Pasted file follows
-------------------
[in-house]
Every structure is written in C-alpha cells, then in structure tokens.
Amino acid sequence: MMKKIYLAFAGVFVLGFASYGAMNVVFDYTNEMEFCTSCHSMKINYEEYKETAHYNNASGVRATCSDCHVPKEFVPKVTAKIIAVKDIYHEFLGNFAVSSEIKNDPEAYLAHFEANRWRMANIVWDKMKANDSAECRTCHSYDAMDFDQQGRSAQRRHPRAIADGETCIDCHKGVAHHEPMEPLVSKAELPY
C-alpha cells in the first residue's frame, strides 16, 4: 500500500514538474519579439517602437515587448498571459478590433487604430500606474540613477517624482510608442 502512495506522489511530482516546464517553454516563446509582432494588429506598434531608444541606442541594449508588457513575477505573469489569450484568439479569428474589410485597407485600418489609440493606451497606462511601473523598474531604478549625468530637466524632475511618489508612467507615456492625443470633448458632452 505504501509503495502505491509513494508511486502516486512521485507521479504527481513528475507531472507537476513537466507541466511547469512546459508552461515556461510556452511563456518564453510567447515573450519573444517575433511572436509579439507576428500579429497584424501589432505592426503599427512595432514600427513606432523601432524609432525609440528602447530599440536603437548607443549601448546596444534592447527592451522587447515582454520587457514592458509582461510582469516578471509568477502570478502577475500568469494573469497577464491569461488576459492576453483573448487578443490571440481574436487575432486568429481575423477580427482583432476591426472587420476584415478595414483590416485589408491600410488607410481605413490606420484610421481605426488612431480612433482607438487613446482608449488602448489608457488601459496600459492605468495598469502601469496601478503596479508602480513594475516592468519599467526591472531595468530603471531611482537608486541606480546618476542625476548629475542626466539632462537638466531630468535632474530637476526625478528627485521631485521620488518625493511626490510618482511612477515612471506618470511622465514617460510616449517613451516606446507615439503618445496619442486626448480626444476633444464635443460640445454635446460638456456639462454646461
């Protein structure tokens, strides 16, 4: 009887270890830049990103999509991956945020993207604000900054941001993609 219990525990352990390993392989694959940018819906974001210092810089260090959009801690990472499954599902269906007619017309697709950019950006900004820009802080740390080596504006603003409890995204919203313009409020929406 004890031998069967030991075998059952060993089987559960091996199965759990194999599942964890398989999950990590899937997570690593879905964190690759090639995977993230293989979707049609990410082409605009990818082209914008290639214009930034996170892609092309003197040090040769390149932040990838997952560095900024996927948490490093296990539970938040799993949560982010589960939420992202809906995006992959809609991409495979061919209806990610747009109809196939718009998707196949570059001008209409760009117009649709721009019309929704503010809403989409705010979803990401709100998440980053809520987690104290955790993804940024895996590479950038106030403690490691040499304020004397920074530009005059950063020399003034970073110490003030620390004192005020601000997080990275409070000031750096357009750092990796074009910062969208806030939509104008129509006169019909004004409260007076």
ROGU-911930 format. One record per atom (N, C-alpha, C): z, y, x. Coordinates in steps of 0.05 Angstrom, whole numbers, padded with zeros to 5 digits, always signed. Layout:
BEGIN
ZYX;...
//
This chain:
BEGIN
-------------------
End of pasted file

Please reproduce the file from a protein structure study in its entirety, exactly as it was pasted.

[in-house]
Every structure is written in C-alpha cells, then in structure tokens.
Amino acid sequence: MMKKIYLAFAGVFVLGFASYGAMNVVFDYTNEMEFCTSCHSMKINYEEYKETAHYNNASGVRATCSDCHVPKEFVPKVTAKIIAVKDIYHEFLGNFAVSSEIKNDPEAYLAHFEANRWRMANIVWDKMKANDSAECRTCHSYDAMDFDQQGRSAQRRHPRAIADGETCIDCHKGVAHHEPMEPLVSKAELPY
C-alpha cells in the first residue's frame, strides 16, 4: 500500500514538474519579439517602437515587448498571459478590433487604430500606474540613477517624482510608442 502512495506522489511530482516546464517553454516563446509582432494588429506598434531608444541606442541594449508588457513575477505573469489569450484568439479569428474589410485597407485600418489609440493606451497606462511601473523598474531604478549625468530637466524632475511618489508612467507615456492625443470633448458632452 505504501509503495502505491509513494508511486502516486512521485507521479504527481513528475507531472507537476513537466507541466511547469512546459508552461515556461510556452511563456518564453510567447515573450519573444517575433511572436509579439507576428500579429497584424501589432505592426503599427512595432514600427513606432523601432524609432525609440528602447530599440536603437548607443549601448546596444534592447527592451522587447515582454520587457514592458509582461510582469516578471509568477502570478502577475500568469494573469497577464491569461488576459492576453483573448487578443490571440481574436487575432486568429481575423477580427482583432476591426472587420476584415478595414483590416485589408491600410488607410481605413490606420484610421481605426488612431480612433482607438487613446482608449488602448489608457488601459496600459492605468495598469502601469496601478503596479508602480513594475516592468519599467526591472531595468530603471531611482537608486541606480546618476542625476548629475542626466539632462537638466531630468535632474530637476526625478528627485521631485521620488518625493511626490510618482511612477515612471506618470511622465514617460510616449517613451516606446507615439503618445496619442486626448480626444476633444464635443460640445454635446460638456456639462454646461
């Protein structure tokens, strides 16, 4: 009887270890830049990103999509991956945020993207604000900054941001993609 219990525990352990390993392989694959940018819906974001210092810089260090959009801690990472499954599902269906007619017309697709950019950006900004820009802080740390080596504006603003409890995204919203313009409020929406 004890031998069967030991075998059952060993089987559960091996199965759990194999599942964890398989999950990590899937997570690593879905964190690759090639995977993230293989979707049609990410082409605009990818082209914008290639214009930034996170892609092309003197040090040769390149932040990838997952560095900024996927948490490093296990539970938040799993949560982010589960939420992202809906995006992959809609991409495979061919209806990610747009109809196939718009998707196949570059001008209409760009117009649709721009019309929704503010809403989409705010979803990401709100998440980053809520987690104290955790993804940024895996590479950038106030403690490691040499304020004397920074530009005059950063020399003034970073110490003030620390004192005020601000997080990275409070000031750096357009750092990796074009910062969208806030939509104008129509006169019909004004409260007076």
ROGU-911930 format. One record per atom (N, C-alpha, C): z, y, x. Coordinates in steps of 0.05 Angstrom, whole numbers, padded with zeros to 5 digits, always signed. Layout:
BEGIN
ZYX;...
//
This chain:
BEGIN